Are We a Nation That Leaves Money to Charity?

First4Lawyers researched 15 of the top UK charities and polled 2,000 people to analyse how much is gifted each year through Wills, how many people donate when they die, and which types of charity receive the most.

  • Only 1 in 5 (20%) Brits donate to charity when they die.
  • Despite this, gifts in Wills total an average  £2 billion each year, the equivalent to the amount raised at over 19 Comic Relief events.
  • Brits are more likely to include animal charities within their Wills than any other charitable organisation – child-related charities were included the least.
  • three times more than the NSPCC through donations in people's Wills.
  • Cancer Research received £187 million through gifts in people's Wills last year (2016).
  • 80% are unaware that gift legacies have inheritance tax benefits.

Animal charities come out top for number of donations

Gifts in Wills total an average of £2 billion each year, which is the equivalent of what could be raised over 19 Comic Relief events. In Britain, animal charities are gifted to the most often:

  • 43% of Will donations are left to animal charities
  • Only 7% donate to child-related charities.
  • However, latest annual reports show that cancer related charities receive the most in terms of monetary value, suggesting that they must receive larger donations.

Of those that gift to charity in their Will, 83% say they choose charities that are 'close to their hearts', or because they, or someone close to them, received support from that charity (23%).

Which charities receive the most from Wills?

Cancer charity receives most money

Although people make more donations to animal charities, the analysis of the latest annual reports from 15 of the top UK charities, reveals that Cancer Research receives the most money in terms of the total amount.

Cancer Research UK received £187 million last year from legacies, followed by RNLI at £118.5 million. The largest animal charity in the UK, the RSPCA, received a huge £71.4 million, which is three times more than children’s charity, the NSPCC, which received £23.4 million.

UK charity income from legacies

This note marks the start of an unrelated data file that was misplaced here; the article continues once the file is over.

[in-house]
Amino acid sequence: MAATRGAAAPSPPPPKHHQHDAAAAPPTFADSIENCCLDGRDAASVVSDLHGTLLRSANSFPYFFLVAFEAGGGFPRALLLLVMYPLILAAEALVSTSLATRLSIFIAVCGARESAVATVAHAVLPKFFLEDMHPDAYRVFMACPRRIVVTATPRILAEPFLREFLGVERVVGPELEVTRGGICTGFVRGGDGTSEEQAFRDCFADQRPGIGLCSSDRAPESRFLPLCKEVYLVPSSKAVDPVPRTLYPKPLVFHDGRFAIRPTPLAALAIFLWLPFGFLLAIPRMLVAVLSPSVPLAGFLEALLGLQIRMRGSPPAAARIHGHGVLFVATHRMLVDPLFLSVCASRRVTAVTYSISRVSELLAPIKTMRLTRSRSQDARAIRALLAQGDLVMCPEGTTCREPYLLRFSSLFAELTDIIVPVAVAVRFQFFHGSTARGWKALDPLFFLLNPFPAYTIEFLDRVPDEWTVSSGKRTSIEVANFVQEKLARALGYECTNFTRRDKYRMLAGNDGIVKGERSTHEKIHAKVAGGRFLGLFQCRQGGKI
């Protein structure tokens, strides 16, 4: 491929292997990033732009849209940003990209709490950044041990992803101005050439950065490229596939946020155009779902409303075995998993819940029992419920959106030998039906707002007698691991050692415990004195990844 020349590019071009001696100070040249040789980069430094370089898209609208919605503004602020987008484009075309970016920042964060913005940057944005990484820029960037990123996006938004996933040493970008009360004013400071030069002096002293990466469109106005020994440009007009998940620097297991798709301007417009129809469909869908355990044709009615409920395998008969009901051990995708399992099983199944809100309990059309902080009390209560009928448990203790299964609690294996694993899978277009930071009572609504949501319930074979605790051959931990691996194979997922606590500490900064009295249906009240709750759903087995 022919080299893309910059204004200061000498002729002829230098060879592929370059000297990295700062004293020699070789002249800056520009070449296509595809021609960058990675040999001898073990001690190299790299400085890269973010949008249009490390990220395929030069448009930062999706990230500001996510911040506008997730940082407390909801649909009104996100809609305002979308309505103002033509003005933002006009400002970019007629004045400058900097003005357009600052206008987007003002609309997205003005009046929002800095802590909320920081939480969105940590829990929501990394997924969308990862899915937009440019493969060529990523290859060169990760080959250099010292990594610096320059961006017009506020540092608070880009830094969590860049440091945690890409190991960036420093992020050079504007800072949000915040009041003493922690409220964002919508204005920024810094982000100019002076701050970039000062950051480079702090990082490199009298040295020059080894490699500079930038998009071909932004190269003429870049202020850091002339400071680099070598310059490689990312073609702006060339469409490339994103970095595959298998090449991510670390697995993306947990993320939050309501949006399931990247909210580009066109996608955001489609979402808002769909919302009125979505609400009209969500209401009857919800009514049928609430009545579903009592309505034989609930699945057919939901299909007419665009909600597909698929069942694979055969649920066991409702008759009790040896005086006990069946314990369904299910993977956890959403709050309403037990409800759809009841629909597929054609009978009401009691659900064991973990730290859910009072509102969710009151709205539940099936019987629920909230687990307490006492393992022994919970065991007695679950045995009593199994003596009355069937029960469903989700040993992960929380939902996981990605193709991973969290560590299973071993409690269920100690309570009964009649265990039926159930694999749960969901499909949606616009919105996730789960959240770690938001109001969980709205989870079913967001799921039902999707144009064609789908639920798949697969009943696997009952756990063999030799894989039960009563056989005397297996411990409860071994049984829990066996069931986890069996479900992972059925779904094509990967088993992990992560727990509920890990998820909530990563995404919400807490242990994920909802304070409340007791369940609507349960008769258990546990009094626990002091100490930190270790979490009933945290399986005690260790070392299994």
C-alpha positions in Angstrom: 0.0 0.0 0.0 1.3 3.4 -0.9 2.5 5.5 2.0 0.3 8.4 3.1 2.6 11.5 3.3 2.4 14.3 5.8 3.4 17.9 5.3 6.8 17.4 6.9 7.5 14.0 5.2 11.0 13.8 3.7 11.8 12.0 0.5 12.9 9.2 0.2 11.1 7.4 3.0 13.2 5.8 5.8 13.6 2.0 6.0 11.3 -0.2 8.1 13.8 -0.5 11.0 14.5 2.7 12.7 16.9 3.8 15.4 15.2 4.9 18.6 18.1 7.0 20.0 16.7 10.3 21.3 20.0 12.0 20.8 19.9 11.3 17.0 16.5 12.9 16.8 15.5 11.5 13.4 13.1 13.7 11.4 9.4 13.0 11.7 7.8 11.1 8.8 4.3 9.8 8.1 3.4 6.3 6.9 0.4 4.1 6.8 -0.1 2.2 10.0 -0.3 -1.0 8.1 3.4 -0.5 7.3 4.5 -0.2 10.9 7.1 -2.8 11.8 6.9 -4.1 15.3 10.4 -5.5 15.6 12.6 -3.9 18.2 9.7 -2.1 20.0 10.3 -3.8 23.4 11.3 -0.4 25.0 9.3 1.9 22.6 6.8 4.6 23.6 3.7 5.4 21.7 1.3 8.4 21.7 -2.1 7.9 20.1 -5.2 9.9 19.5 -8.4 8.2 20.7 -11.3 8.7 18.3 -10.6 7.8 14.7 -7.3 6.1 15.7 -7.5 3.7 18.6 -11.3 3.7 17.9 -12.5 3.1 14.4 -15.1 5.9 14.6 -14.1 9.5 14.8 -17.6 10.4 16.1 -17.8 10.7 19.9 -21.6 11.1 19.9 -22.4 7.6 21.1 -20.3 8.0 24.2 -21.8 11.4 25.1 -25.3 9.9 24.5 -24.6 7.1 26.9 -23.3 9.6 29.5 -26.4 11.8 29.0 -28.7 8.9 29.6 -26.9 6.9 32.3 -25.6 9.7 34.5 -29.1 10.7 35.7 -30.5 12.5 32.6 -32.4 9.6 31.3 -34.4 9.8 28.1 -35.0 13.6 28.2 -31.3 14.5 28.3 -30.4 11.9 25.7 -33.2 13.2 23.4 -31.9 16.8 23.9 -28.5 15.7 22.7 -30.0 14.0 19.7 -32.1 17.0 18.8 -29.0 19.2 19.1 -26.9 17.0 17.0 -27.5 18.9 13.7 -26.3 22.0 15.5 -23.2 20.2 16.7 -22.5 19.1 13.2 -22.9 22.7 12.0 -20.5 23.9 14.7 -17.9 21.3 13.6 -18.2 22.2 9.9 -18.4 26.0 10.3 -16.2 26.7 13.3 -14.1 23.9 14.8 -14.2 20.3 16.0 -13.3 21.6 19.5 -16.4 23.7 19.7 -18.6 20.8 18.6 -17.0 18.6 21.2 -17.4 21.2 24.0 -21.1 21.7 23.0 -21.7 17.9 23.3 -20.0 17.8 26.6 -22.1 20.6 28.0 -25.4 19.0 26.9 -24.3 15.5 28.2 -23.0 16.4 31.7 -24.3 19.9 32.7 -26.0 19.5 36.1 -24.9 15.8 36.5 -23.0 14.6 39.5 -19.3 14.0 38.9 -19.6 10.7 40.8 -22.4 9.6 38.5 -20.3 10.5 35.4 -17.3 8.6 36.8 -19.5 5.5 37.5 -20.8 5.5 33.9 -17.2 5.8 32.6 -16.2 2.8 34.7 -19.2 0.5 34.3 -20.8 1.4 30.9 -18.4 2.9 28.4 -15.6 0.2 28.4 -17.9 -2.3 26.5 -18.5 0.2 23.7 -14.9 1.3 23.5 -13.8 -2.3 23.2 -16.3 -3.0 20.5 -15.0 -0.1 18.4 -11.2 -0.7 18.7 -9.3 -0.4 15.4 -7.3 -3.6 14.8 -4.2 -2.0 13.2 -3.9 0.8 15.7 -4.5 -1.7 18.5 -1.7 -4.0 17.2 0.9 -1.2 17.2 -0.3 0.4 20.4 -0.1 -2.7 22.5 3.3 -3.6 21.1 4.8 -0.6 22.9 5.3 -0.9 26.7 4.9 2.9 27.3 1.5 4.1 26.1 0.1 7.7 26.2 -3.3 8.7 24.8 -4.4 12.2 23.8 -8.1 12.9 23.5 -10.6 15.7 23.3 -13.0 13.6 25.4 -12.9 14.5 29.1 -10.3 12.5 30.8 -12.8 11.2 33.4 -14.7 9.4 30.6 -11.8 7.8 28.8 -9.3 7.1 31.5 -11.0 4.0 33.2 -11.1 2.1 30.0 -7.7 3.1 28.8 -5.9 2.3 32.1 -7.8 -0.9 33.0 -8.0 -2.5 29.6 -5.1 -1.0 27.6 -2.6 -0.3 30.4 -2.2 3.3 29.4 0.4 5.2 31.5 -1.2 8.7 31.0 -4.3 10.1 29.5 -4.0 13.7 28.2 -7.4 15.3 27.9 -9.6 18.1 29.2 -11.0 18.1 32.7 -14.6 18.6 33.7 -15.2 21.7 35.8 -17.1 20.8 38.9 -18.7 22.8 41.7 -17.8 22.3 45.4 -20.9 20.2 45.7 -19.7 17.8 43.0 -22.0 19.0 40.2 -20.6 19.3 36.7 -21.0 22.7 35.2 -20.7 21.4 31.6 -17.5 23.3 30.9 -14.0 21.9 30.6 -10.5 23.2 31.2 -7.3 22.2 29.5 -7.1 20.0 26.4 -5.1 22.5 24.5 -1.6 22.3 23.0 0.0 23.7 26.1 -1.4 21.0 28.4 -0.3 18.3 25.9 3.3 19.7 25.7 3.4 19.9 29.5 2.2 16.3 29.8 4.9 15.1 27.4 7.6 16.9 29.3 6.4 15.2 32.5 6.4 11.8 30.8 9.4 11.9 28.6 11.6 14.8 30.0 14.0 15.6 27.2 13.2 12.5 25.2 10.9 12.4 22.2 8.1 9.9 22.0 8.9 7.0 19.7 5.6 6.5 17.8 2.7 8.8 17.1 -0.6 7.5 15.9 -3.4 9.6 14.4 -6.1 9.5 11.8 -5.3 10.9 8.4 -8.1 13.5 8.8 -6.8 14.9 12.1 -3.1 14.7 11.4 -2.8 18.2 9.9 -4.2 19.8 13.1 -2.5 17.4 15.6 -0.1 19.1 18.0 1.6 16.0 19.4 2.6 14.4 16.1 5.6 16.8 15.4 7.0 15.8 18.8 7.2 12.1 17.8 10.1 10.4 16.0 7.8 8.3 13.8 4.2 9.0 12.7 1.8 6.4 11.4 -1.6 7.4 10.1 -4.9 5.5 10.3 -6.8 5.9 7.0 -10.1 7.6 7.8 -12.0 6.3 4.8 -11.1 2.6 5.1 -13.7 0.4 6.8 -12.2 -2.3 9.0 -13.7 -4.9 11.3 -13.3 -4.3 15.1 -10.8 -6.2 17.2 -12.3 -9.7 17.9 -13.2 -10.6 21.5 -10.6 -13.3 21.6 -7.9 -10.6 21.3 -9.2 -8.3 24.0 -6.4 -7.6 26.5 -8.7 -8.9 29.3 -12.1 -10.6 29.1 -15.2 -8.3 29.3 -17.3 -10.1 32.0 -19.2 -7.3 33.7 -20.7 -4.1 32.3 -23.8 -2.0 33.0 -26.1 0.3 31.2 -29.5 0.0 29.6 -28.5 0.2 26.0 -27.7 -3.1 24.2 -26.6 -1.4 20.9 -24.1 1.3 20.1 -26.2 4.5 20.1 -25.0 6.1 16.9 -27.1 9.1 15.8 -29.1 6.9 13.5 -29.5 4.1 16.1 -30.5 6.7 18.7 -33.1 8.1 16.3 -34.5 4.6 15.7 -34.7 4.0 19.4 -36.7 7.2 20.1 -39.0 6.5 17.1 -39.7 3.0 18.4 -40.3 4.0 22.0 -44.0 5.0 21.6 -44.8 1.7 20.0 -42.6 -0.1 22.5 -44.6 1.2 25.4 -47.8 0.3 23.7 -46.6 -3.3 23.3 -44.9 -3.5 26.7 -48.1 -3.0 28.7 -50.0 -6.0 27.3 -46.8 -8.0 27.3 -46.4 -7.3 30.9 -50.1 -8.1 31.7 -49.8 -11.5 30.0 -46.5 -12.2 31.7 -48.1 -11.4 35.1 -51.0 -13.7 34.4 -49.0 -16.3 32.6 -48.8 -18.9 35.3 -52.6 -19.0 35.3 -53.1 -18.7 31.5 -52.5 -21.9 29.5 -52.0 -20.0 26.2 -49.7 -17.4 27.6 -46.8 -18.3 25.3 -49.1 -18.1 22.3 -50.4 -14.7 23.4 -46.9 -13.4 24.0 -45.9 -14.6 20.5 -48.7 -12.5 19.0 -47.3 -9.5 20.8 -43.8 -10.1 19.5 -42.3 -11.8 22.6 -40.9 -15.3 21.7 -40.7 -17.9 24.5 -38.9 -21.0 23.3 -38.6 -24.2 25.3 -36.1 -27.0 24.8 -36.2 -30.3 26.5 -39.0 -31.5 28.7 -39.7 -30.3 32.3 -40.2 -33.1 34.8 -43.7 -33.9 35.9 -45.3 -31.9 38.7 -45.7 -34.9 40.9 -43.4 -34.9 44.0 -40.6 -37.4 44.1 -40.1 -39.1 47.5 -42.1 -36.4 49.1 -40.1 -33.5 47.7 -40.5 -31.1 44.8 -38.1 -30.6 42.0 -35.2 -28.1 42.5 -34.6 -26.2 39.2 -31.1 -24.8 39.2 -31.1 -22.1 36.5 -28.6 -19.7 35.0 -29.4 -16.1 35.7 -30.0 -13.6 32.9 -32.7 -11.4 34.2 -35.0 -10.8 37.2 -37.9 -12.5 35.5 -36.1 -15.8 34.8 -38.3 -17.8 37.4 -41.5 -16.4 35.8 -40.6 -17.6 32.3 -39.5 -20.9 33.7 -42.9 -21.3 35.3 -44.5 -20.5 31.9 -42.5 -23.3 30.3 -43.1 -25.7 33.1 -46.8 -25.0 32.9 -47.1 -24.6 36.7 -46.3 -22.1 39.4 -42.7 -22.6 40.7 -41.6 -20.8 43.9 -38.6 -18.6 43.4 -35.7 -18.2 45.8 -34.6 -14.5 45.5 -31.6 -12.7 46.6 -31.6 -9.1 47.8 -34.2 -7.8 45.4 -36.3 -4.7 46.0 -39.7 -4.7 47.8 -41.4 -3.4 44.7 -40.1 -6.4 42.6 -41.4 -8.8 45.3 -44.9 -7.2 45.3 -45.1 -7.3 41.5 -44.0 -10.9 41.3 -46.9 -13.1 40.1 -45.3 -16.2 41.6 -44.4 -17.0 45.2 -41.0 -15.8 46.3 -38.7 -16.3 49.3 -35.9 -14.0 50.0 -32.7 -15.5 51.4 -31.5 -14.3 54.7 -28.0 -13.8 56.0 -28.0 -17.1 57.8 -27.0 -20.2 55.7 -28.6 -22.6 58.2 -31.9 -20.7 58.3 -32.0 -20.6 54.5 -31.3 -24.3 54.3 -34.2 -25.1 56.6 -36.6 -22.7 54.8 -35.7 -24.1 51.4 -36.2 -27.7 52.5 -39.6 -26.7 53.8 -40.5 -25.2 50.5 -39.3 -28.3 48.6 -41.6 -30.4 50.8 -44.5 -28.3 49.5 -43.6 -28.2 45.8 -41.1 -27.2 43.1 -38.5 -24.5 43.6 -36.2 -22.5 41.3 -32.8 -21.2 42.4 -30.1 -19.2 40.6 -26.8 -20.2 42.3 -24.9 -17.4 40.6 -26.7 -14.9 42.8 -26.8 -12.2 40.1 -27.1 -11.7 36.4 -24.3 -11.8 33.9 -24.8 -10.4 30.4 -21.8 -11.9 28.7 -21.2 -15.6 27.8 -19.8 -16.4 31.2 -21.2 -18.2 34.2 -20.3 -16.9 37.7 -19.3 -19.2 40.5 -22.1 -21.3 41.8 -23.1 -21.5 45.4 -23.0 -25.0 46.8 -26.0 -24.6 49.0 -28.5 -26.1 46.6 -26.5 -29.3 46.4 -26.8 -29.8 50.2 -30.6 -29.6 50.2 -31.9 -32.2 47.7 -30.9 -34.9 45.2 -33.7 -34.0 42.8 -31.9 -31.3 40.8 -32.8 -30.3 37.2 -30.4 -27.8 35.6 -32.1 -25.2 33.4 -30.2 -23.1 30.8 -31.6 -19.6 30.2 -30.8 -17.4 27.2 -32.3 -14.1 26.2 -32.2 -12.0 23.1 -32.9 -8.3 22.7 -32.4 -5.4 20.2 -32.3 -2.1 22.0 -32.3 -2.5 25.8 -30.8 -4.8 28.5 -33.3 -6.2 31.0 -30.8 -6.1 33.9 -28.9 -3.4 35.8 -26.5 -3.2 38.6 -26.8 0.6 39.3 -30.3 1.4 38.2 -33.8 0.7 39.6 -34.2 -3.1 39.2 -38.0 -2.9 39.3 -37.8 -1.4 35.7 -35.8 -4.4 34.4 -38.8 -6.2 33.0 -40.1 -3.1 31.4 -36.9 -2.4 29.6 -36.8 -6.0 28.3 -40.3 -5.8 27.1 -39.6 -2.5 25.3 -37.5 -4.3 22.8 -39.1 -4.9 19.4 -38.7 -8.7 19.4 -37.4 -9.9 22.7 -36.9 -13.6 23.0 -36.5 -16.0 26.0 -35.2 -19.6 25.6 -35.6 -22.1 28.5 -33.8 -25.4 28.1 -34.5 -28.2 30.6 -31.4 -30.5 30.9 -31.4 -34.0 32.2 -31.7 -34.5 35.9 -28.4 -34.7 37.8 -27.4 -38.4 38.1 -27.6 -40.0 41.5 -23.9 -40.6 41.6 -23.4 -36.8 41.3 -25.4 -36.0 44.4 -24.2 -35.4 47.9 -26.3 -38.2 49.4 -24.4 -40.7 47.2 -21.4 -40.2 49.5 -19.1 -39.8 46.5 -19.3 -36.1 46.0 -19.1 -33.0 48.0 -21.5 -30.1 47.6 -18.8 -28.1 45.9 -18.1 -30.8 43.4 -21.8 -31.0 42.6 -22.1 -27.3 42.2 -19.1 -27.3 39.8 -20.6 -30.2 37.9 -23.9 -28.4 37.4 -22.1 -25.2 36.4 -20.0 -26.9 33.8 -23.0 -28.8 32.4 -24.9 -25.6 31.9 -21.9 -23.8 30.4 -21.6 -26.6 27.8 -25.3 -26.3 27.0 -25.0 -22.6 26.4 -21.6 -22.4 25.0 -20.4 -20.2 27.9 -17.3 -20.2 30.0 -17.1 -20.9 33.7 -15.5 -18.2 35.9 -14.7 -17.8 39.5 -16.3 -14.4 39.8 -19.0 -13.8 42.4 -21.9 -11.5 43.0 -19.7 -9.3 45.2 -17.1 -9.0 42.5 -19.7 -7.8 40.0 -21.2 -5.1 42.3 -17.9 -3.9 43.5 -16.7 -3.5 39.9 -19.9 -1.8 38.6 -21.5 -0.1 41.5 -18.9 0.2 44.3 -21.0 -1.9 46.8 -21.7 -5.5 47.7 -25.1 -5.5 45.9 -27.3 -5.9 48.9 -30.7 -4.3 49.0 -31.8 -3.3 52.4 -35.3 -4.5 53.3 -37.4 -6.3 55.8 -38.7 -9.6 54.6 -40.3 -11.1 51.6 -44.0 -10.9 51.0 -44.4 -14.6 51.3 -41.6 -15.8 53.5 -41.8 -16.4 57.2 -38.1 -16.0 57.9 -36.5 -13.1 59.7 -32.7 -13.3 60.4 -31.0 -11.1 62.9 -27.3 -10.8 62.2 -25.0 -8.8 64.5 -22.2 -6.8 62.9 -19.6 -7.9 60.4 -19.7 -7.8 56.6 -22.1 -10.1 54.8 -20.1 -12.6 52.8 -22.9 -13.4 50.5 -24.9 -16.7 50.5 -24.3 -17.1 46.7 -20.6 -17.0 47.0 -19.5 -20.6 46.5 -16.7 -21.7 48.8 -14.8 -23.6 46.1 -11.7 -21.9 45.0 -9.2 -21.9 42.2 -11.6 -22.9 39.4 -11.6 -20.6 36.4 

1 in 8 leave their children nothing

Of those surveyed, half say they are leaving the majority of their money and assets to their children - while 1 in 8 say they won’t leave their children anything.

Over 90% of people will not be leaving anything for parents or friends, and 80% say siblings will not be included in their Wills.

The survey also found that the older you get, the less likely you are to leave a gift to charity. Only 1 in5 of those aged 45+ said they would; while half of 18-24 year olds with a Will say they will be leaving something to charity.

Some just simply haven’t got round to creating a Will yet – shockingly over two-thirds of those people are over 55.

The poll revealed that 40% “don’t see the need to right now”, unsurprisingly the majority of these (70%) were people between 18 and 24 years old.

Analysis of the UK found the top five regions who had not prepared a Will:

  • North East (64%)
  • London (63%)
  • West Midlands (57%)
  • Wales (53%)
  • Scotland (48%)

80% unaware of Inheritance Tax benefits

Leaving a part of your entire estate to charity can reduce, and in some situations, eliminate Inheritance Tax liability. By leaving 10% of your ‘nest estate’ to charity, you can cut Inheritance Tax from 40% to 36%.

The vast majority (80%) of those surveyed were totally unaware that that this is the case.

The age groups that were least aware of this were 18-24 year olds (93%), and 25-34 year olds (87%). However, once they were aware of the fact, they were also the most persuaded groups to leave a charity donation (40%), compared to over 55s (11%).



Andrew Cullwick, spokesperson at First4Lawyers said: “It's intriguing to see how many people are unaware that leaving a gift to charity can reduce Inheritance Tax, and that now armed with that knowledge, a quarter of people would be persuaded to change their mind.

“This lack of knowledge is why it is important to speak to a specialist solicitor when creating a Will, and First4Lawyers are here to help.”

The majority of annual income for charities comes from legacies each year and therefore without it, many would have to cut crucial services. First4Lawyers hope that the figures surrounding charity donations will encourage more people to remember a charity in their Will.


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